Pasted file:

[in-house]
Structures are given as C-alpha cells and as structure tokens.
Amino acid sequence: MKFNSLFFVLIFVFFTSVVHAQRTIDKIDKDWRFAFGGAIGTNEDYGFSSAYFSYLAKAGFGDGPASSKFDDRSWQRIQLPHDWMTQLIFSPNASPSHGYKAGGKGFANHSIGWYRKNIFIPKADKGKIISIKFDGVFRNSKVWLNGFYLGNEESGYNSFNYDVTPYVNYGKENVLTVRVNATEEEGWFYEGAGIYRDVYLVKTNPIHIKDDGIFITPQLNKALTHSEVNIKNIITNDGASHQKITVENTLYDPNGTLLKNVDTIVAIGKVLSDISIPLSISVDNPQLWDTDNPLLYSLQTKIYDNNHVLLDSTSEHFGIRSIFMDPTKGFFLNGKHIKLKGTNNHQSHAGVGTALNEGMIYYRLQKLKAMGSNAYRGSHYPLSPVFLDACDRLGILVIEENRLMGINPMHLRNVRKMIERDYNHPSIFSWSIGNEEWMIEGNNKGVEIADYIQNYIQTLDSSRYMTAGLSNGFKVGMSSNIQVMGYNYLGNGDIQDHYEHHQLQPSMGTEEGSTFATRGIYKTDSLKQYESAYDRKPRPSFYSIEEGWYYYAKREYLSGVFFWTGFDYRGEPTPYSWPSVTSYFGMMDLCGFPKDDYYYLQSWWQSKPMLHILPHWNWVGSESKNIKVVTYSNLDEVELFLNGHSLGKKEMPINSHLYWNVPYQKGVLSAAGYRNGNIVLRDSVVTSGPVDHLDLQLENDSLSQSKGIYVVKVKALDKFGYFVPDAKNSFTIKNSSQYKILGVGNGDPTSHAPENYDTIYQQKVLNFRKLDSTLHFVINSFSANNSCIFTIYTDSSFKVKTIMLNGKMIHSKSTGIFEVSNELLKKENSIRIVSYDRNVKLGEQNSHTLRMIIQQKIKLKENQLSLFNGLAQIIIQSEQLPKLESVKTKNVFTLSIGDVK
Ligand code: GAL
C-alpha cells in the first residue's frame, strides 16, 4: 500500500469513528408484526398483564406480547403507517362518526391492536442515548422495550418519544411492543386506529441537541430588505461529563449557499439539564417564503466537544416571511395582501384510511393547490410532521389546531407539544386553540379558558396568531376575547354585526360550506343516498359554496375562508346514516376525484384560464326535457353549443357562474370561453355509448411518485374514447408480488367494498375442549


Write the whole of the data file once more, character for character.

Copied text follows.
[in-house]
Structures are given as C-alpha cells and as structure tokens.
Amino acid sequence: MKFNSLFFVLIFVFFTSVVHAQRTIDKIDKDWRFAFGGAIGTNEDYGFSSAYFSYLAKAGFGDGPASSKFDDRSWQRIQLPHDWMTQLIFSPNASPSHGYKAGGKGFANHSIGWYRKNIFIPKADKGKIISIKFDGVFRNSKVWLNGFYLGNEESGYNSFNYDVTPYVNYGKENVLTVRVNATEEEGWFYEGAGIYRDVYLVKTNPIHIKDDGIFITPQLNKALTHSEVNIKNIITNDGASHQKITVENTLYDPNGTLLKNVDTIVAIGKVLSDISIPLSISVDNPQLWDTDNPLLYSLQTKIYDNNHVLLDSTSEHFGIRSIFMDPTKGFFLNGKHIKLKGTNNHQSHAGVGTALNEGMIYYRLQKLKAMGSNAYRGSHYPLSPVFLDACDRLGILVIEENRLMGINPMHLRNVRKMIERDYNHPSIFSWSIGNEEWMIEGNNKGVEIADYIQNYIQTLDSSRYMTAGLSNGFKVGMSSNIQVMGYNYLGNGDIQDHYEHHQLQPSMGTEEGSTFATRGIYKTDSLKQYESAYDRKPRPSFYSIEEGWYYYAKREYLSGVFFWTGFDYRGEPTPYSWPSVTSYFGMMDLCGFPKDDYYYLQSWWQSKPMLHILPHWNWVGSESKNIKVVTYSNLDEVELFLNGHSLGKKEMPINSHLYWNVPYQKGVLSAAGYRNGNIVLRDSVVTSGPVDHLDLQLENDSLSQSKGIYVVKVKALDKFGYFVPDAKNSFTIKNSSQYKILGVGNGDPTSHAPENYDTIYQQKVLNFRKLDSTLHFVINSFSANNSCIFTIYTDSSFKVKTIMLNGKMIHSKSTGIFEVSNELLKKENSIRIVSYDRNVKLGEQNSHTLRMIIQQKIKLKENQLSLFNGLAQIIIQSEQLPKLESVKTKNVFTLSIGDVK
Ligand code: GAL
C-alpha cells in the first residue's frame, strides 16, 4: 500500500469513528408484526398483564406480547403507517362518526391492536442515548422495550418519544411492543386506529441537541430588505461529563449557499439539564417564503466537544416571511395582501384510511393547490410532521389546531407539544386553540379558558396568531376575547354585526360550506343516498359554496375562508346514516376525484384560464326535457353549443357562474370561453355509448411518485374514447408480488367494498375442549